Hugo Duchesne, winner of the Best Sommelier of Quebec 2020: Leadership at its best
Holder of a master’s degree in literature from McGill University, professor of sommellerie at the Institut d’Hôtellerie et Tourisme du Québec, sommelier in charge of the wine program at the winning restaurant of the Wine Spectator Grand Award from 2018 to 2020, and Quebec’s best sommelier in 2020, Hugo Duchesne is one of the few people to have accomplished so many feats in their lifetime. The man with the breathtaking career path never ceases to impress with his professional prowess and achievements.
Hugo Duchesne’s journey began at the Fromagerie Hamel in the Jean-Talon Market. “I worked about 30 hours at the cheese factory to pay for my university studies in literature. As I rode my bicycle at 7:00 a.m., I could feel the gourmet life to which I was gravitating. The smell of freshly baked bread, the producers setting up their kiosks with their wonderful products, the boatloads of fish and seafood that arrived at the fish market, everything fascinated me. The owner of the cheese shop was an avid wine collector. As a token of appreciation for a good week’s work, he would reward his employees by savouring a good bottle of wine from his personal collection with them. “Chassagne-Montrachet, Givry 1erCru, Gevrey-Chambertin, we tasted exceptional wines. One of the phrases I will always remember him repeating to us: it is not to impress you that we drink this bottle, it is because you are capable of tasting it”. This is how Hugo’s immersion into the world of wine started.
With his master’s degree in hand, Hugo Duchesne decided to apply for a doctorate degree in Paris. “I was determined to do my doctorate in France, but instead I decided to take a break. During this break, I enrolled at the École hôtelière de Laval to take a course in sommellerie. I never thought that this decision would lead me to stop my studies in literature to dedicate myself entirely to the world of wine.”
After his studies in sommellerie, Hugo Duchesne was ready to start his career in the restaurant industry. “I have a rather particular background. I often say that I started my career at the end, by opening a restaurant, the Montée de Lait in 2004.” After moving from the Plateau Mont-Royal to downtown on Bishop Street, to finally settle in on Saint-Laurent Boulevard, the end of this institution was beginning to be felt. “We had seven great years out of eight, we lost our chef-owner. Whether you like it or not, when you lose your chef-owner, nothing is the same. We were surviving instead of thriving. We told our employees that we might close the restaurant and that if they were approached for offers elsewhere, to take them”. At the same time, Hugo received an offer from the team at Laurie Raphaël, who were regular customers of the Montée de Lait at the time. “The closing of the restaurant came to Daniel Vézina’s ears. We met and I accepted their offer in 2011 as head sommelier of the two Raphaël restaurants. This allowed me to continue my passion that had started at Montée de Lait, without the burden of being an owner. My new reality allowed me to really do applied sommellerie; I loved learning about management, managing two wine lists 200 kilometers apart with an ambitious wine program, one reality in Montreal, another in Quebec City, working with two different teams, whether on the floor or in the kitchen, and a cuisine that, without calling itself gastronomic, had real precision on the plate. It really was a great management school for me.”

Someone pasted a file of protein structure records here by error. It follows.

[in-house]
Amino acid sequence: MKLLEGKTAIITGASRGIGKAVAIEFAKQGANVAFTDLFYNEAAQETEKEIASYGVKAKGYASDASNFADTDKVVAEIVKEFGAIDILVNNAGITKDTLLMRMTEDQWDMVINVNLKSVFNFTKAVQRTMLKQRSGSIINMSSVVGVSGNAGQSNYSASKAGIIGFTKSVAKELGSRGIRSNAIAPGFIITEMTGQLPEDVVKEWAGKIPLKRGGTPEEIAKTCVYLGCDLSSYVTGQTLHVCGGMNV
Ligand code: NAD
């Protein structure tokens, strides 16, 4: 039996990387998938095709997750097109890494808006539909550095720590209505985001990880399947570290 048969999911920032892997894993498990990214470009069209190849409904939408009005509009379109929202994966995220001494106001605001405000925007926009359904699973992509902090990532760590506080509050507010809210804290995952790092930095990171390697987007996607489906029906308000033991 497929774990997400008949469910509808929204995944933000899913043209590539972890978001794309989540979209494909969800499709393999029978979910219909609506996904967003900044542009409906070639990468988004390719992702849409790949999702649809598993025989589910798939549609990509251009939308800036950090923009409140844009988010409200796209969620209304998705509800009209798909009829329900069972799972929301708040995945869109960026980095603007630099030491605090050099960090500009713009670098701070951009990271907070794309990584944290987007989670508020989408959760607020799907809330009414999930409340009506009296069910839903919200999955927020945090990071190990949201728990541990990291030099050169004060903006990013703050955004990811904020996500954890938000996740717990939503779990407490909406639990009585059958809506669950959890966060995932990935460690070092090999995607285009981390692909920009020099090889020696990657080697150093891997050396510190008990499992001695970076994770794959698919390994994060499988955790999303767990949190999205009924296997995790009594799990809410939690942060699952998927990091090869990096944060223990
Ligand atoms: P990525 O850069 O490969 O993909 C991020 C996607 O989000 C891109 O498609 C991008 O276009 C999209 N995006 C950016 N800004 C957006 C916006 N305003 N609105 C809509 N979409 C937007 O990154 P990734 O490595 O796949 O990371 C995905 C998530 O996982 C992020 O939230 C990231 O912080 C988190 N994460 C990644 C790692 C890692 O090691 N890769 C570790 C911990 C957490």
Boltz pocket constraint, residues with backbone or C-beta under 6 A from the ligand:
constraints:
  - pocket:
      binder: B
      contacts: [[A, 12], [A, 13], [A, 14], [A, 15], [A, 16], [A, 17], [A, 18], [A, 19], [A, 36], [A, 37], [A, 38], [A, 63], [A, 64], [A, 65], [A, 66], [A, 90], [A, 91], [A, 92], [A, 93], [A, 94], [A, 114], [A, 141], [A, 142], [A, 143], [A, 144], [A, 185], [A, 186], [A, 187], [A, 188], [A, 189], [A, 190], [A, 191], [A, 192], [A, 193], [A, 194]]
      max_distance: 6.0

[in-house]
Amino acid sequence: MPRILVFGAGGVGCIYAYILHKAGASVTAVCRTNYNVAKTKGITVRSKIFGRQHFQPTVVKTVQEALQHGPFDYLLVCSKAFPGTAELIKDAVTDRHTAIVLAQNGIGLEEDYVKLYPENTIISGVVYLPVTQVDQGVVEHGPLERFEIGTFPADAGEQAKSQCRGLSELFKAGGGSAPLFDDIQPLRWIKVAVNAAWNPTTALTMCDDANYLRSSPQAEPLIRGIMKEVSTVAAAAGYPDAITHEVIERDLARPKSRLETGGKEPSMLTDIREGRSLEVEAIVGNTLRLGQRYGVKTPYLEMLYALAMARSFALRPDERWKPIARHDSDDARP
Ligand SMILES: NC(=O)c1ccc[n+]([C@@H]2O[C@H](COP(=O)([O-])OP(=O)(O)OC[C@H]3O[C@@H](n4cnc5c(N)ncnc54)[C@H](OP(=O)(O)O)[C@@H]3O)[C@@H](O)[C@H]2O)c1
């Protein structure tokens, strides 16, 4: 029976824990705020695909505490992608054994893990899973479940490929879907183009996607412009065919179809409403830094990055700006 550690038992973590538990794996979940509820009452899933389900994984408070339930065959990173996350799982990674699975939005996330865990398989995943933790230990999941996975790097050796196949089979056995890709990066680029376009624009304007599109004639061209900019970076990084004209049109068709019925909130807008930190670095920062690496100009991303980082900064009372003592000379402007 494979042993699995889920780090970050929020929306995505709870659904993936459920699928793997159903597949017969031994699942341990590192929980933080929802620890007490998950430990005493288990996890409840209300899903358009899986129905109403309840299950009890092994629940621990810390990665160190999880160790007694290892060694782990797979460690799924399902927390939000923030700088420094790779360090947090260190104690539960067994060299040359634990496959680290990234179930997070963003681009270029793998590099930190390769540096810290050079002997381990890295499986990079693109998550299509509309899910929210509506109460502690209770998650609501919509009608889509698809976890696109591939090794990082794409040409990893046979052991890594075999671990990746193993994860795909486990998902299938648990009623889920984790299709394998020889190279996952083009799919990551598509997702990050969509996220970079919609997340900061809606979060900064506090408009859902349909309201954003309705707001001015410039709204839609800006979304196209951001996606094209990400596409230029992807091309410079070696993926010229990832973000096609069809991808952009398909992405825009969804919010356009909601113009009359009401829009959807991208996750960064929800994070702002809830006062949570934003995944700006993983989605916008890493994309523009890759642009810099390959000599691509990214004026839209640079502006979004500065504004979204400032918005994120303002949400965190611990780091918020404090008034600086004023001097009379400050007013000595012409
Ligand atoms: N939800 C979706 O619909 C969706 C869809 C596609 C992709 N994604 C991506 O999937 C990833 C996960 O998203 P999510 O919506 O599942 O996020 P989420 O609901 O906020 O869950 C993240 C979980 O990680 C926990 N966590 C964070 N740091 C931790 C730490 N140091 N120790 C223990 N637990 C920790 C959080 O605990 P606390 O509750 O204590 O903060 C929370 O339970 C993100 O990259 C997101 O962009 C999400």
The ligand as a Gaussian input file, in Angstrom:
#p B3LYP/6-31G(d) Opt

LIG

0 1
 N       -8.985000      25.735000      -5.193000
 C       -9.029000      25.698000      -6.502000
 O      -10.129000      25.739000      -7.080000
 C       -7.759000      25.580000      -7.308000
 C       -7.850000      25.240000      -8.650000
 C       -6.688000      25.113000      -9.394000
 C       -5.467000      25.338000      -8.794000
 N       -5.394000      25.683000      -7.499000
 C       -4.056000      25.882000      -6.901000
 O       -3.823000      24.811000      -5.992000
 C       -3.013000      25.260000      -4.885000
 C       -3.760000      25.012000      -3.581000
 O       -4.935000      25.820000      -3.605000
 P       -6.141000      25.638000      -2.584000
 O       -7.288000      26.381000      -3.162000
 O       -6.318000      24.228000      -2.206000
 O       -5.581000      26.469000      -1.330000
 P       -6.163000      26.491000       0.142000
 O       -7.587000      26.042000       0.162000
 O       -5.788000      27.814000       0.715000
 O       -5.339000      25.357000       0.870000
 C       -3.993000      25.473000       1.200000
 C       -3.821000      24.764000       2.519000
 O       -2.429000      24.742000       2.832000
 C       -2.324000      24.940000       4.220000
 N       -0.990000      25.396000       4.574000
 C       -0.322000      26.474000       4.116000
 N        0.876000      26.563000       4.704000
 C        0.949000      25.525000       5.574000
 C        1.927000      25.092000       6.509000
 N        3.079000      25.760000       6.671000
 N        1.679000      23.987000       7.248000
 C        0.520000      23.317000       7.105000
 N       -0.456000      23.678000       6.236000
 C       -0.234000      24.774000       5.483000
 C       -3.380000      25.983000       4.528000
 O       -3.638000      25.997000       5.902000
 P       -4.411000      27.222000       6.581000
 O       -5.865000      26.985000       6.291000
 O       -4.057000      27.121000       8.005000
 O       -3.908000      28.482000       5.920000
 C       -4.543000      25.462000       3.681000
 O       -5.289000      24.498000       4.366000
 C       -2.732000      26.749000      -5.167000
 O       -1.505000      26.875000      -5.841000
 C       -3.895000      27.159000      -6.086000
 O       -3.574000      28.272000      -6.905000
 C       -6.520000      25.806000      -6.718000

In 2014, in the middle of his apprenticeship at Laurie Raphaël, Hugo Duchesne received an email from the Institut d’Hôtellerie et de Tourisme du Québec. “The Institute was looking for a teacher in Wine Discovery 2 for the last portion of the course, the service suggestion component. It’s six courses, 24 hours, we learn how to build a wine list, how to buy wine, how to sell wine, the catalysts of food and wine pairing, a course on current sommellerie in the state it is deployed in marketing. I accepted the offer and it went very well.” The following fall, Hugo was offered a full-time position at the ITHQ. “I think it’s funny because my initial goal was to do my doctorate in literature so I could teach it, so I found myself following my old loves but with my new passion, sommellerie.” Hugo managed to juggle his new position as a full-time professor at the ITHQ with his position as head sommelier at both Laurie Raphaël.
He worked between these two jobs until 2015. The following year, a new opportunity arose for him, “I had students who were supposed to be doing internships, so I had to go to their internship location so I could have proof that the students had actually worked there. That’s when I met Ian Purtell, the restaurant manager at Coureur des Bois. On his way to the cellar, he realized the potential of the place. “In the past, I’ve always bought wines based on my beliefs. I had a style of wines that were the cleanest from the most natural yeasts possible and intrinsic to the place where the wine was made; I saw that dimension continuing, but there was a whole relationship to a menu where there is a vertical rollout of vintages of iconic wines. I realized that this wine cellar could have been in Paris, in New York, or in London. And that, in terms of sommelier leadership, I liked.” He left Laurie Raphaël for Coureur des Bois in 2016 to work as head sommelier, joining several former students, now young sommeliers.